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What happens when you integrate white noise over time? Can anyone give a mathematical representation of this thing?

"junas125" <j...@yahoo.com> wrote in message news:N...@giganews.com... > What happens when you integrate white noise over time? Can anyone give a > mathematical representation of this thing? > > I believe this is known as a random walk but I am not sure. In engineering terms it is just coloured noise of a sort. It's not good to try since and slight dc and it saturates the integrator. McC

"junas125" <j...@yahoo.com> wrote in message news:N...@giganews.com... > What happens when you integrate white noise over time? Can anyone give a > mathematical representation of this thing? > > It's spectrum is defined as S(w) = sigma^2/w^2 where sigma is the sd of the white noise and w is freq in rads/s. McC

in article N...@giganews.com, junas125 at j...@yahoo.com wrote on 11/22/2005 13:54: > What happens when you integrate white noise over time? Can anyone give a > mathematical representation of this thing? it's called "Brownian motion". i'm gonna sidestep doing any real work with the "mathematical representation of this thing" and recommend Google. -- r b-j r...@audioimagination.com "Imagination is more important than knowledge."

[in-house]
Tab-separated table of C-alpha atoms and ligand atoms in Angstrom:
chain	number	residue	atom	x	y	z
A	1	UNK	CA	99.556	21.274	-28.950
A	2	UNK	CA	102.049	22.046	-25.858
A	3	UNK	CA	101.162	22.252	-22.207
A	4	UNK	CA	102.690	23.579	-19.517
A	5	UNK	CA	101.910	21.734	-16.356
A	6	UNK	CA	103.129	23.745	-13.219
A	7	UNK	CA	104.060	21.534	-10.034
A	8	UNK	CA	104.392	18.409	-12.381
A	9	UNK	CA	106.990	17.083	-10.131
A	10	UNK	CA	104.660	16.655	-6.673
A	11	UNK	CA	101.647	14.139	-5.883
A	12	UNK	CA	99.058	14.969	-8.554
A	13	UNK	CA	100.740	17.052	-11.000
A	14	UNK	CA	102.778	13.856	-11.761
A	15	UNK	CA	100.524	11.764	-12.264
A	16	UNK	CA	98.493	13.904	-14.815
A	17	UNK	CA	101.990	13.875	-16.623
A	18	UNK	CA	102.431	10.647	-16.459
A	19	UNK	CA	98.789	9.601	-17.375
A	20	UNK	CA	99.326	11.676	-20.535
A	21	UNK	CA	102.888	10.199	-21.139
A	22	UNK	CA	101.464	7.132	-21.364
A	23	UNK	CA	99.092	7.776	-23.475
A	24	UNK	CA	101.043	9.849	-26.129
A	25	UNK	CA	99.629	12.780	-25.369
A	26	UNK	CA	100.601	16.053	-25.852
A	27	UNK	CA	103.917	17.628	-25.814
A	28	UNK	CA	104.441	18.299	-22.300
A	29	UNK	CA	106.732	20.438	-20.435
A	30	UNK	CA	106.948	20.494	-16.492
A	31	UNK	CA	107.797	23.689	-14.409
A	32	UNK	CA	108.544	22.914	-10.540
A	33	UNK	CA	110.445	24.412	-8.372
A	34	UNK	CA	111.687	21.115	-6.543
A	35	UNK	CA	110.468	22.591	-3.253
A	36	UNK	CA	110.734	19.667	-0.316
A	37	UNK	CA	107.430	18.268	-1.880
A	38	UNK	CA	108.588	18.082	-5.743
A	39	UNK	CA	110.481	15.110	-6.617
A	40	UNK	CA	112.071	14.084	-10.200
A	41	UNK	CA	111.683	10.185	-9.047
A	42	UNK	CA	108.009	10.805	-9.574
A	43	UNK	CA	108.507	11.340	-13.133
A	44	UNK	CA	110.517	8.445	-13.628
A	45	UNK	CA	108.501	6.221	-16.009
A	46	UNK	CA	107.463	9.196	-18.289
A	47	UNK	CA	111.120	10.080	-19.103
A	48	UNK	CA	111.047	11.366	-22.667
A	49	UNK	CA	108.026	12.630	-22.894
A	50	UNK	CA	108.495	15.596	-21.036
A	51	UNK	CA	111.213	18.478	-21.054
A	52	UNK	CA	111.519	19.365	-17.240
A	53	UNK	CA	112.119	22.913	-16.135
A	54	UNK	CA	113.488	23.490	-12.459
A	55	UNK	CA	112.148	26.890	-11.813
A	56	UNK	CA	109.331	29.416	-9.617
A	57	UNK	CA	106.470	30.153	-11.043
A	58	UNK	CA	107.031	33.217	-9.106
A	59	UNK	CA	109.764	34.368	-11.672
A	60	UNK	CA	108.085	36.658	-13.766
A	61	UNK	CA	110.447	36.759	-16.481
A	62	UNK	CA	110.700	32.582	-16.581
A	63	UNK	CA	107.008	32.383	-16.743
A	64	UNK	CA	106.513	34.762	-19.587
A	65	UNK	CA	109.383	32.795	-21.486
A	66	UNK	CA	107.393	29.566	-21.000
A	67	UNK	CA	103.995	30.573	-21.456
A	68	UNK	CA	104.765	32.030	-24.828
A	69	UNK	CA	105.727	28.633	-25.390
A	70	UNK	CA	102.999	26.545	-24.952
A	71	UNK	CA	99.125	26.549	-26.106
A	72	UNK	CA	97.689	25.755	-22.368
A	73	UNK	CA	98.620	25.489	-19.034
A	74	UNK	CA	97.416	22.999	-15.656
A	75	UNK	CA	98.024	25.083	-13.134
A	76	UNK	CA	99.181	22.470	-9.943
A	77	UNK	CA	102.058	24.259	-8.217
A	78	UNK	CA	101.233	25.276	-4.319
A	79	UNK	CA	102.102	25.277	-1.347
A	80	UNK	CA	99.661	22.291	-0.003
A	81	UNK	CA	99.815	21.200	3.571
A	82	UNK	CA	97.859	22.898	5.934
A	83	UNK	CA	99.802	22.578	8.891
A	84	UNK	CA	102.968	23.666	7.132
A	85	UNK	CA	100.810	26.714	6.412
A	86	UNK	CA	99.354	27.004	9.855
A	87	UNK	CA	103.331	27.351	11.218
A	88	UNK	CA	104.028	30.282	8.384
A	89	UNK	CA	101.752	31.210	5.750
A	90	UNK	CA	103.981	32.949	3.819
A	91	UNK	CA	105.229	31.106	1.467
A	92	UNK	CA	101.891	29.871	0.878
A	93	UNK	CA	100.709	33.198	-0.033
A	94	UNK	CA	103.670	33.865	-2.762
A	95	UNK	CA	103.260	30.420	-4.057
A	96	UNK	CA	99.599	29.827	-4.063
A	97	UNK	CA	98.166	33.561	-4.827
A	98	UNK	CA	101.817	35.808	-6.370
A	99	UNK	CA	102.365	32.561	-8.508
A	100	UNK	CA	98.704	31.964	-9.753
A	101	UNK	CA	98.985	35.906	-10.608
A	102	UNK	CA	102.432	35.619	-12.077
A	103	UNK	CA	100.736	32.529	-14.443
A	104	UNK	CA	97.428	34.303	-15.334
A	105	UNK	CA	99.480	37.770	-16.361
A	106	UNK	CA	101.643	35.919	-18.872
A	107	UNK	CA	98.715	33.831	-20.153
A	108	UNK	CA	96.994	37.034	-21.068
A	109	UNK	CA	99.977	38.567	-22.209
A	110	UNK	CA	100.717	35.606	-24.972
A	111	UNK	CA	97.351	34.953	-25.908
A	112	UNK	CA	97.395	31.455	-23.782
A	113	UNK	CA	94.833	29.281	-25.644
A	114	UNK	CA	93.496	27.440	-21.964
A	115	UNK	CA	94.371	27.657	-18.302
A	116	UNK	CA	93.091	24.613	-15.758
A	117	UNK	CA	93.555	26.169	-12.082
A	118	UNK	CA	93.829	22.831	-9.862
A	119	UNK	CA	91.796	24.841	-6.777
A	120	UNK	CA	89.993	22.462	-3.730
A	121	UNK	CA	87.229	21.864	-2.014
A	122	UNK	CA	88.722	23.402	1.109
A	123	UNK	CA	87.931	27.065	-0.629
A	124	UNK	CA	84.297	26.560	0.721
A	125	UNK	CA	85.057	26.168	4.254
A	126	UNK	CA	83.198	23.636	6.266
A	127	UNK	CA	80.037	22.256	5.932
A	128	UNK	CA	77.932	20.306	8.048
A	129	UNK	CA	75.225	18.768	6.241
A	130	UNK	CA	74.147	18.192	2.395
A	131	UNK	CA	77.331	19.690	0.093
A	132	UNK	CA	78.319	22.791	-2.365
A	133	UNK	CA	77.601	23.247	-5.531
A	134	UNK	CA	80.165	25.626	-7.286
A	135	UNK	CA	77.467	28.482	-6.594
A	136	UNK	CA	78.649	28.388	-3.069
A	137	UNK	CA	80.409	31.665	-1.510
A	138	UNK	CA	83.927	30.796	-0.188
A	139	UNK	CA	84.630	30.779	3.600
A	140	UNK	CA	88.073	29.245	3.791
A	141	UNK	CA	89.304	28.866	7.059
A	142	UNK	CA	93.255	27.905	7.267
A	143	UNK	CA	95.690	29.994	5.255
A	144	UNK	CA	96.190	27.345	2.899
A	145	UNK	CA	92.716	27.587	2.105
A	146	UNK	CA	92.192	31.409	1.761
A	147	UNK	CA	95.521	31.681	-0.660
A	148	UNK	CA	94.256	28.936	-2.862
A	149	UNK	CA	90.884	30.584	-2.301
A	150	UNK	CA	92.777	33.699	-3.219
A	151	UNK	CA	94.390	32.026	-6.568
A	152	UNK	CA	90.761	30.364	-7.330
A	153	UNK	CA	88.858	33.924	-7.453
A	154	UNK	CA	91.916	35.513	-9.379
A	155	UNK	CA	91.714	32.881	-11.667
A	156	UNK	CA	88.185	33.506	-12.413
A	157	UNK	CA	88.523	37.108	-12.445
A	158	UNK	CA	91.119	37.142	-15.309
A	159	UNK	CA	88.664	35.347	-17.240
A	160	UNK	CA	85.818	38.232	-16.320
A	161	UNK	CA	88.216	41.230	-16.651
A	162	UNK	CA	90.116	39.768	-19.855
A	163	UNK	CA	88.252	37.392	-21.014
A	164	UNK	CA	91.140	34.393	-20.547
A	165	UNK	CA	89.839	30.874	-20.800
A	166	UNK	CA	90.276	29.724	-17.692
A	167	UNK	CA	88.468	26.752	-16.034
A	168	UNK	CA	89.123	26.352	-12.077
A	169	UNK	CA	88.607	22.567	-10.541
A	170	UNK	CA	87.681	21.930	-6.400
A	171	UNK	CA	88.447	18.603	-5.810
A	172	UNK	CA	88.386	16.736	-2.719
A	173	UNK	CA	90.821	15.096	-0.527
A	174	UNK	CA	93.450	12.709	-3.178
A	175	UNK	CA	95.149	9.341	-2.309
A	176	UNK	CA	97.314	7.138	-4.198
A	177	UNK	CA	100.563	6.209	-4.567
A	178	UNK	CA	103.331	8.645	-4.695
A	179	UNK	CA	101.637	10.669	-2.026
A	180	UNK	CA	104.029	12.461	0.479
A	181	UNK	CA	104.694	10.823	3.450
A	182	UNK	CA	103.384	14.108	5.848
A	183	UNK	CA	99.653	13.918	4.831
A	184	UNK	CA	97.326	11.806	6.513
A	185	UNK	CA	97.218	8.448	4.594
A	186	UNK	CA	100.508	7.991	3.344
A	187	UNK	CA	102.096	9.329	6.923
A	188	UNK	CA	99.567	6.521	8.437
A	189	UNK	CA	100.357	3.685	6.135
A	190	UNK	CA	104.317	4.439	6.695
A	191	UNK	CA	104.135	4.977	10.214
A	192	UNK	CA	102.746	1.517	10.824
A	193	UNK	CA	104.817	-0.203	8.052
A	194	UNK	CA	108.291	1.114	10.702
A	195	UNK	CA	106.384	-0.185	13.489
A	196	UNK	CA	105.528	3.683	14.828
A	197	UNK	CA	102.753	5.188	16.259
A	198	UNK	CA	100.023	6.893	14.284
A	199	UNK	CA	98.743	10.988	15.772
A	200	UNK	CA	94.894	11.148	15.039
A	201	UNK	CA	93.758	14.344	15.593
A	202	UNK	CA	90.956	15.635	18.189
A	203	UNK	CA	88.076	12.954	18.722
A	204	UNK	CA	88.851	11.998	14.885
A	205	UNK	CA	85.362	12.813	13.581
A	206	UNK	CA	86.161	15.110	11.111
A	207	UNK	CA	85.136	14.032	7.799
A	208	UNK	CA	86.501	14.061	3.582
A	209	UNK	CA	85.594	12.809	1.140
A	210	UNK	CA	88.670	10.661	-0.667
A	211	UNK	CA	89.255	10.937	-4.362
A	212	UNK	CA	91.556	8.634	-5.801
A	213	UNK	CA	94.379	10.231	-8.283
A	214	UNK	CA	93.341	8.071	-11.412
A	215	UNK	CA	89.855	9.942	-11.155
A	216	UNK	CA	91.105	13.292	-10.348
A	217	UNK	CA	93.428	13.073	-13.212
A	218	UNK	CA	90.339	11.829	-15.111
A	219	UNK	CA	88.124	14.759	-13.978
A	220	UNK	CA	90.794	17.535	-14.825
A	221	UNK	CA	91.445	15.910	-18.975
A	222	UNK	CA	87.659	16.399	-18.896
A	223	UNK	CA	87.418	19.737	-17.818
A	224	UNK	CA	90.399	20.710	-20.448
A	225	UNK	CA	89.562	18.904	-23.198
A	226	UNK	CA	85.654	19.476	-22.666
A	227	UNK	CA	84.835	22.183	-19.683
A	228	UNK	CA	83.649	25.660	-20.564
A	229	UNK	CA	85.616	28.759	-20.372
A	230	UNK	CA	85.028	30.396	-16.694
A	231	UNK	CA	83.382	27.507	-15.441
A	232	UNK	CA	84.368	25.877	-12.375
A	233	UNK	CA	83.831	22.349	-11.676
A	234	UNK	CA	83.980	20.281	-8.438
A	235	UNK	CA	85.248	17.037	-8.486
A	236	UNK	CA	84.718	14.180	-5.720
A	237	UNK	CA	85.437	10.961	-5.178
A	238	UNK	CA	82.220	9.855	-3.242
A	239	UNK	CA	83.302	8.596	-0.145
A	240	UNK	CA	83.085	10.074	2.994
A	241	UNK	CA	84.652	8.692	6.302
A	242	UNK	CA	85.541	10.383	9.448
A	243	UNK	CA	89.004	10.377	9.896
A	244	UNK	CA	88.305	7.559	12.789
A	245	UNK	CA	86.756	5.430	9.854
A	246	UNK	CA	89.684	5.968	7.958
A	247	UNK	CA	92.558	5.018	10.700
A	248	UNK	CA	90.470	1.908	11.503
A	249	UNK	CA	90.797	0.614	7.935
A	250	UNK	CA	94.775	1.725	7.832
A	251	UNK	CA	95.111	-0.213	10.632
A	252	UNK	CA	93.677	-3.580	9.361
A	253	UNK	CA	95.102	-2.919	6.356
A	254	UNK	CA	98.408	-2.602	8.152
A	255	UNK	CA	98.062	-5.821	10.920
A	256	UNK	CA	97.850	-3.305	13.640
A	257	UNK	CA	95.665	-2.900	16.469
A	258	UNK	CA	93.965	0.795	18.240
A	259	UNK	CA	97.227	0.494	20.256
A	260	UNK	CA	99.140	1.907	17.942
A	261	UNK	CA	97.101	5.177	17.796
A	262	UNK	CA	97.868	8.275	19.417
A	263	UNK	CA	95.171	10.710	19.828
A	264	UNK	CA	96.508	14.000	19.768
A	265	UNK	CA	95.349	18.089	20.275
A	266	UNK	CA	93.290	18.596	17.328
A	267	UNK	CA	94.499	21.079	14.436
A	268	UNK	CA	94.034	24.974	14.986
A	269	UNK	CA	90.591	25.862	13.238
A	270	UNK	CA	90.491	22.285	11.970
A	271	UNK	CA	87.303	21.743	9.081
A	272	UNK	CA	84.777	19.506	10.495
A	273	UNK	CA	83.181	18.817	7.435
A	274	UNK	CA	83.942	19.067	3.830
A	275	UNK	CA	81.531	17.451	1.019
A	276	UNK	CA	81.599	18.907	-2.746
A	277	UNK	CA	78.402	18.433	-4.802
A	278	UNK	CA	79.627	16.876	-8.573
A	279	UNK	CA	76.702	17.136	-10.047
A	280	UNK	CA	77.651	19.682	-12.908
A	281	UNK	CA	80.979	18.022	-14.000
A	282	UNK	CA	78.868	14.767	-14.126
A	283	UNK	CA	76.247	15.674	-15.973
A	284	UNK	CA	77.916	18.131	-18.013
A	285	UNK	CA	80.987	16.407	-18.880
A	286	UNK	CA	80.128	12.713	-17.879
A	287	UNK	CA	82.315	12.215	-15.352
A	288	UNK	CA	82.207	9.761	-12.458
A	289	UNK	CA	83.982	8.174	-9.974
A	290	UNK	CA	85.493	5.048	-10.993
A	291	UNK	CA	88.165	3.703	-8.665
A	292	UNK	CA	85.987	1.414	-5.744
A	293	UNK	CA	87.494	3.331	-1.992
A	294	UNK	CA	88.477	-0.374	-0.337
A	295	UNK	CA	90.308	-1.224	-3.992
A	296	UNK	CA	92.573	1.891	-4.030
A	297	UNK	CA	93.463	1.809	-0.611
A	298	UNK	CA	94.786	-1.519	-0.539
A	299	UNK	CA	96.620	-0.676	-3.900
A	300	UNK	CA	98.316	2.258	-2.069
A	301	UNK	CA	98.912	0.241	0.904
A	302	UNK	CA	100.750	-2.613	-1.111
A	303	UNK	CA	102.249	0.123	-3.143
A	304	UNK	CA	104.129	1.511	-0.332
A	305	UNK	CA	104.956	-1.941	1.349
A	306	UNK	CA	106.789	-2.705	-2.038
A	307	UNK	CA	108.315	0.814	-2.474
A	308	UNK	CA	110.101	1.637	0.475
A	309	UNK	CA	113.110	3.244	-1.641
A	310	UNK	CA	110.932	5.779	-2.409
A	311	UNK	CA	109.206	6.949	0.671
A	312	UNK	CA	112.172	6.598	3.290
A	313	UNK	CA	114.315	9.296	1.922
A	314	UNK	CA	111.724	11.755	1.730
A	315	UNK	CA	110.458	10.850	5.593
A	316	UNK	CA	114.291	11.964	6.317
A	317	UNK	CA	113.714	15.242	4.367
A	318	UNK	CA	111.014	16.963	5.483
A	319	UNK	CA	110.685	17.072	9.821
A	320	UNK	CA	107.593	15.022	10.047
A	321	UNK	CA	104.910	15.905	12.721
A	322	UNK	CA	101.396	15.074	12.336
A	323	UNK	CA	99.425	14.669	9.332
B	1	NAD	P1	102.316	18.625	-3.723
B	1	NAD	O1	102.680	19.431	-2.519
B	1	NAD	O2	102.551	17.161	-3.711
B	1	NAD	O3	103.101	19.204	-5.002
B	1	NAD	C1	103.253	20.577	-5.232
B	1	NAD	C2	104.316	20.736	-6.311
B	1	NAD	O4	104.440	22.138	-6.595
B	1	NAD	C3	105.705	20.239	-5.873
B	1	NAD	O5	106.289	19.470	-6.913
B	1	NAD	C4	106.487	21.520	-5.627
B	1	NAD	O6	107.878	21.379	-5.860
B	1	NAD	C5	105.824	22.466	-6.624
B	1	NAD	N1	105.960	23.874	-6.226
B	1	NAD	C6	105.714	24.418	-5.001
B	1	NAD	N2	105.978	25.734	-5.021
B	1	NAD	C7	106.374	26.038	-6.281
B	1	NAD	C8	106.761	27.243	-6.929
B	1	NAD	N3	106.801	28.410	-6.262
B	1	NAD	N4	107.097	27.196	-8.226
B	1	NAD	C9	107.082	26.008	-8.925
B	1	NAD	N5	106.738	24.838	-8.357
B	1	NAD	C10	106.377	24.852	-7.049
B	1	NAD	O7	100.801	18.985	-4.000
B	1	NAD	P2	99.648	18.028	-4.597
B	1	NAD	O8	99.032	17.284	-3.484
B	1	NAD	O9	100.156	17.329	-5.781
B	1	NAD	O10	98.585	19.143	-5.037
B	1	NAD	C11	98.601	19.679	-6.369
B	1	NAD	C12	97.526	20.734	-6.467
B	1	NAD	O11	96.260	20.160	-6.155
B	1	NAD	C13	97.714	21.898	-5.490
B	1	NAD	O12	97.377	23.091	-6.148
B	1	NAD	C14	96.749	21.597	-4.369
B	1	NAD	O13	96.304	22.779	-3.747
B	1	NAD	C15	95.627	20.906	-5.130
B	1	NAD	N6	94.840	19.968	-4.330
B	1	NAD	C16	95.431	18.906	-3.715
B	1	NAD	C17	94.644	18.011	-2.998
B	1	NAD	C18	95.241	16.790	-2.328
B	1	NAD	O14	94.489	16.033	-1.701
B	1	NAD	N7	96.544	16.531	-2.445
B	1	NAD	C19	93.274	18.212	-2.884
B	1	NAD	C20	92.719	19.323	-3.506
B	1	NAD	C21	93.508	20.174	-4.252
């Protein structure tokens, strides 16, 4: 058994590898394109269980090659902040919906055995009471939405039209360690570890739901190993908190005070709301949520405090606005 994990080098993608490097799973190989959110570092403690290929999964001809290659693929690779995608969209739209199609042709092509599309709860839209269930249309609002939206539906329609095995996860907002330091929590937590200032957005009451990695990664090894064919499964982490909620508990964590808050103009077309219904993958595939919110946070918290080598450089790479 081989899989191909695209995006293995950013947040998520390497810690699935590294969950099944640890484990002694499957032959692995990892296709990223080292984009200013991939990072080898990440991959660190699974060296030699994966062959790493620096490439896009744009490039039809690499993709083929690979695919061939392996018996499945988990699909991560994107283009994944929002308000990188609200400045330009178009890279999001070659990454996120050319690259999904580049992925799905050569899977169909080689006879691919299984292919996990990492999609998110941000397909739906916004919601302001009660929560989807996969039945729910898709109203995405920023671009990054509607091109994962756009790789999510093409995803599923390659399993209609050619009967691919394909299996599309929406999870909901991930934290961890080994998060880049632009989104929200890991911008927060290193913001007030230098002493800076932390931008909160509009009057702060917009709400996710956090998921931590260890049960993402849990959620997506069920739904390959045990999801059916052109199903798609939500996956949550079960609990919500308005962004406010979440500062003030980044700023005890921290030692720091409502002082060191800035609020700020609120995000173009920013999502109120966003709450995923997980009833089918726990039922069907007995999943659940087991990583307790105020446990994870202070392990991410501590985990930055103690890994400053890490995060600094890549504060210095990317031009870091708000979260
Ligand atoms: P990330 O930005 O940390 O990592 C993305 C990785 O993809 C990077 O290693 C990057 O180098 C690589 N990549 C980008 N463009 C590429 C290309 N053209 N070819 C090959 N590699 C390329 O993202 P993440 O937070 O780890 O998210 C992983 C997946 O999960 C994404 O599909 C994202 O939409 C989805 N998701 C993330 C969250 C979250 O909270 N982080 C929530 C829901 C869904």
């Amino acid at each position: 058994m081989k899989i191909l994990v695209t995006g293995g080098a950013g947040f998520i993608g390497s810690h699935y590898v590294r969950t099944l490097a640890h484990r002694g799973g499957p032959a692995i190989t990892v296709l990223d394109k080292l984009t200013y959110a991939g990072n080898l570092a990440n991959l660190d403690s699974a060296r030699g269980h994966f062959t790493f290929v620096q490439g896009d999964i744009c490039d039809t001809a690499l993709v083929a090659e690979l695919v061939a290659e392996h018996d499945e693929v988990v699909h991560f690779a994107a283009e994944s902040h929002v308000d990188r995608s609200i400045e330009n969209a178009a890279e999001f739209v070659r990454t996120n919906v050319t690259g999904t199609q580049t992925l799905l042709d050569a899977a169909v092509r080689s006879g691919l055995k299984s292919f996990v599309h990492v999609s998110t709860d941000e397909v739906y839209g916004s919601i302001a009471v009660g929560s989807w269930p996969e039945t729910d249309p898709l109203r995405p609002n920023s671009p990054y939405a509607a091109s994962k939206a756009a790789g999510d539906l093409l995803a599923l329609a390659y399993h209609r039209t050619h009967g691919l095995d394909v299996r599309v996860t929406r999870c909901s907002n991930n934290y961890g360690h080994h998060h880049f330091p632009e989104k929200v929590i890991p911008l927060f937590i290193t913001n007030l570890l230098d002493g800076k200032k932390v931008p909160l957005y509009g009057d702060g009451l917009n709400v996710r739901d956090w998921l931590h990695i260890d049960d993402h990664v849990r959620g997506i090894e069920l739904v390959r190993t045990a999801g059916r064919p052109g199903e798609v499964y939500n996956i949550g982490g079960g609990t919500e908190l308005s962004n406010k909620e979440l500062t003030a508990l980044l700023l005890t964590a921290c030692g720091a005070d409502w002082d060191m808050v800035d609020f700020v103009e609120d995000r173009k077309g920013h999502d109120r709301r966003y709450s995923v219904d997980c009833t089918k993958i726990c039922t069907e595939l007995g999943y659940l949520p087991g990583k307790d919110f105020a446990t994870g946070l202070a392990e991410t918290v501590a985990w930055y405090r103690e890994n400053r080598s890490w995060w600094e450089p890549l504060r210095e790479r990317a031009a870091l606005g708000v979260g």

junas125 wrote: > What happens when you integrate white noise over time? Can anyone give a > mathematical representation of this thing? Integrate any signal with a flat spectrum and the result is a spectrum that tilts down at 20 dB/decade as frequency increases. You can also say that the spectrum tilts up at 20 dB/decade as frequency decreases, which implies infinite gain at DC. The noise you ask about is called "brown noise", after the statistics of Brownian motion. http://www.ptpart.co.uk/colors.htm Jerry -- Engineering is the art of making what you want from things you can get. ¯¯¯¯¯¯¯¯¯¯¯¯¯¯¯¯¯¯¯¯¯¯¯¯¯¯¯¯¯¯¯¯¯¯¯¯¯¯¯¯¯¯¯¯¯¯¯¯¯¯¯¯¯¯¯¯¯¯¯¯¯¯¯¯¯¯¯¯¯¯¯

junas125 wrote: > What happens when you integrate white noise over time? Can anyone give a > mathematical representation of this thing? > > While you're googling look for "Wiener Process". White noise is stationary, meaning that knowing what time you're looking at it doesn't tell you anything about the noise. Integrated Gaussian white noise has a Gaussian distribution who's standard deviation goes up with time as the integration period is increased, hence "random walk". -- Tim Wescott Wescott Design Services http://www.wescottdesign.com